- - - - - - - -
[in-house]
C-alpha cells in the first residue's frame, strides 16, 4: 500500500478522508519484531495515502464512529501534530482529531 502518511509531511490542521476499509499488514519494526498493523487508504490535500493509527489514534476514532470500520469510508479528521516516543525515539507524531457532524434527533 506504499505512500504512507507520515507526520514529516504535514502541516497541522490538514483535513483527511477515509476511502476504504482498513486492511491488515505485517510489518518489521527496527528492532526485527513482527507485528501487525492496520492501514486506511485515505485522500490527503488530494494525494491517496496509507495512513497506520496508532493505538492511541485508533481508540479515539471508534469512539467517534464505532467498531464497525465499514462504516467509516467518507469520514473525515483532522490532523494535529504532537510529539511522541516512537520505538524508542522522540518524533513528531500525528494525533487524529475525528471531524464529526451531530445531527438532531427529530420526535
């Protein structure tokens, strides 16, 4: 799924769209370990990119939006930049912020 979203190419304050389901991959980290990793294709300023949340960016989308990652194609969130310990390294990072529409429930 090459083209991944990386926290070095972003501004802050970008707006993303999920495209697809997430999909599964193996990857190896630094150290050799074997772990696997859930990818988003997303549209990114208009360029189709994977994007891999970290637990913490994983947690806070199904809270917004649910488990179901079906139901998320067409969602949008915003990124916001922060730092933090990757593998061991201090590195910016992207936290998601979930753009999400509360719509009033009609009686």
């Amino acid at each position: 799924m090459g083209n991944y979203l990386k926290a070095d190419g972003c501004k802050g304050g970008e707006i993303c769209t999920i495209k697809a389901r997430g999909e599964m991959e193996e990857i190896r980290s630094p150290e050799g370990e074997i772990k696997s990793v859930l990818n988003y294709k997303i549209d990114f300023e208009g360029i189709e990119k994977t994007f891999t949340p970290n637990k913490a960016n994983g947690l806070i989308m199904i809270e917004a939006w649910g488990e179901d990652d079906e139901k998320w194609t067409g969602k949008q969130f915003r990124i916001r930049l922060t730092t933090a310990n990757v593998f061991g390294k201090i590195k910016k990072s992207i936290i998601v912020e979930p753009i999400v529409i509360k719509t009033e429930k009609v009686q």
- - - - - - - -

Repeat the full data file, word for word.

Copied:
[in-house]
C-alpha cells in the first residue's frame, strides 16, 4: 500500500478522508519484531495515502464512529501534530482529531 502518511509531511490542521476499509499488514519494526498493523487508504490535500493509527489514534476514532470500520469510508479528521516516543525515539507524531457532524434527533 506504499505512500504512507507520515507526520514529516504535514502541516497541522490538514483535513483527511477515509476511502476504504482498513486492511491488515505485517510489518518489521527496527528492532526485527513482527507485528501487525492496520492501514486506511485515505485522500490527503488530494494525494491517496496509507495512513497506520496508532493505538492511541485508533481508540479515539471508534469512539467517534464505532467498531464497525465499514462504516467509516467518507469520514473525515483532522490532523494535529504532537510529539511522541516512537520505538524508542522522540518524533513528531500525528494525533487524529475525528471531524464529526451531530445531527438532531427529530420526535
């Protein structure tokens, strides 16, 4: 799924769209370990990119939006930049912020 979203190419304050389901991959980290990793294709300023949340960016989308990652194609969130310990390294990072529409429930 090459083209991944990386926290070095972003501004802050970008707006993303999920495209697809997430999909599964193996990857190896630094150290050799074997772990696997859930990818988003997303549209990114208009360029189709994977994007891999970290637990913490994983947690806070199904809270917004649910488990179901079906139901998320067409969602949008915003990124916001922060730092933090990757593998061991201090590195910016992207936290998601979930753009999400509360719509009033009609009686």
């Amino acid at each position: 799924m090459g083209n991944y979203l990386k926290a070095d190419g972003c501004k802050g304050g970008e707006i993303c769209t999920i495209k697809a389901r997430g999909e599964m991959e193996e990857i190896r980290s630094p150290e050799g370990e074997i772990k696997s990793v859930l990818n988003y294709k997303i549209d990114f300023e208009g360029i189709e990119k994977t994007f891999t949340p970290n637990k913490a960016n994983g947690l806070i989308m199904i809270e917004a939006w649910g488990e179901d990652d079906e139901k998320w194609t067409g969602k949008q969130f915003r990124i916001r930049l922060t730092t933090a310990n990757v593998f061991g390294k201090i590195k910016k990072s992207i936290i998601v912020e979930p753009i999400v529409i509360k719509t009033e429930k009609v009686q």